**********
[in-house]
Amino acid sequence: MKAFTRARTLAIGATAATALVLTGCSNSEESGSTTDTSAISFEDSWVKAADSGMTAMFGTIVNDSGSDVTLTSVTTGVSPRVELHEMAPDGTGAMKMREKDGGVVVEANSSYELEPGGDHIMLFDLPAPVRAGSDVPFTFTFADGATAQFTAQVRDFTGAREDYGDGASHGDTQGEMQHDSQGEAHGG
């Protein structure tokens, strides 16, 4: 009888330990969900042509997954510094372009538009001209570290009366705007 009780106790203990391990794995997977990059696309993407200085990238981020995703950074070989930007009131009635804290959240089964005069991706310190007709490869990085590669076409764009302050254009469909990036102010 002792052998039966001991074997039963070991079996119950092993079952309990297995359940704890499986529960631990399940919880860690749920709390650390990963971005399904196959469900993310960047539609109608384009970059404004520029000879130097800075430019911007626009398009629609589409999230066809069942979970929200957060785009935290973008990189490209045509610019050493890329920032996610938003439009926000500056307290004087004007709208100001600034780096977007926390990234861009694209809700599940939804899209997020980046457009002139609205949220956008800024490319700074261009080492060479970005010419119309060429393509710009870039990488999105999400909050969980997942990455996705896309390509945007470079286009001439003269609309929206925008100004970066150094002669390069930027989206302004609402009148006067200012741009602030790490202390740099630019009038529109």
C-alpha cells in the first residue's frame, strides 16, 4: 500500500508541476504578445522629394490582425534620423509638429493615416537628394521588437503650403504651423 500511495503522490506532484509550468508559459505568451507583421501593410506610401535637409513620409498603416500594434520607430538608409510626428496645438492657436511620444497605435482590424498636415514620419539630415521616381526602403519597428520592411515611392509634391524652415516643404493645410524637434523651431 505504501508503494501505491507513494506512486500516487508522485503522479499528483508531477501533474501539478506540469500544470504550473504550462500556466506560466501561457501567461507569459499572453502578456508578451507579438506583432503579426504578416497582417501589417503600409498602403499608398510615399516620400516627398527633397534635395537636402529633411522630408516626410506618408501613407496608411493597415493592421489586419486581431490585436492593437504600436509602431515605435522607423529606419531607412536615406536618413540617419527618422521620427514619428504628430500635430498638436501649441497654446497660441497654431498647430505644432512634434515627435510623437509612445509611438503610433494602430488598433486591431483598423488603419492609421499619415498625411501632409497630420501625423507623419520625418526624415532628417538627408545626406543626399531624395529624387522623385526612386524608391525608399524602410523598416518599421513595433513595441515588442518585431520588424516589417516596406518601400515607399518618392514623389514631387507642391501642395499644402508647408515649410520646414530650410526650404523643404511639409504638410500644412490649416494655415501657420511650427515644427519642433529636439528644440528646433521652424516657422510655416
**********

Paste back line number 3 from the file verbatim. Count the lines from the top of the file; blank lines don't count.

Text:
């Protein structure tokens, strides 16, 4: 009888330990969900042509997954510094372009538009001209570290009366705007 009780106790203990391990794995997977990059696309993407200085990238981020995703950074070989930007009131009635804290959240089964005069991706310190007709490869990085590669076409764009302050254009469909990036102010 002792052998039966001991074997039963070991079996119950092993079952309990297995359940704890499986529960631990399940919880860690749920709390650390990963971005399904196959469900993310960047539609109608384009970059404004520029000879130097800075430019911007626009398009629609589409999230066809069942979970929200957060785009935290973008990189490209045509610019050493890329920032996610938003439009926000500056307290004087004007709208100001600034780096977007926390990234861009694209809700599940939804899209997020980046457009002139609205949220956008800024490319700074261009080492060479970005010419119309060429393509710009870039990488999105999400909050969980997942990455996705896309390509945007470079286009001439003269609309929206925008100004970066150094002669390069930027989206302004609402009148006067200012741009602030790490202390740099630019009038529109």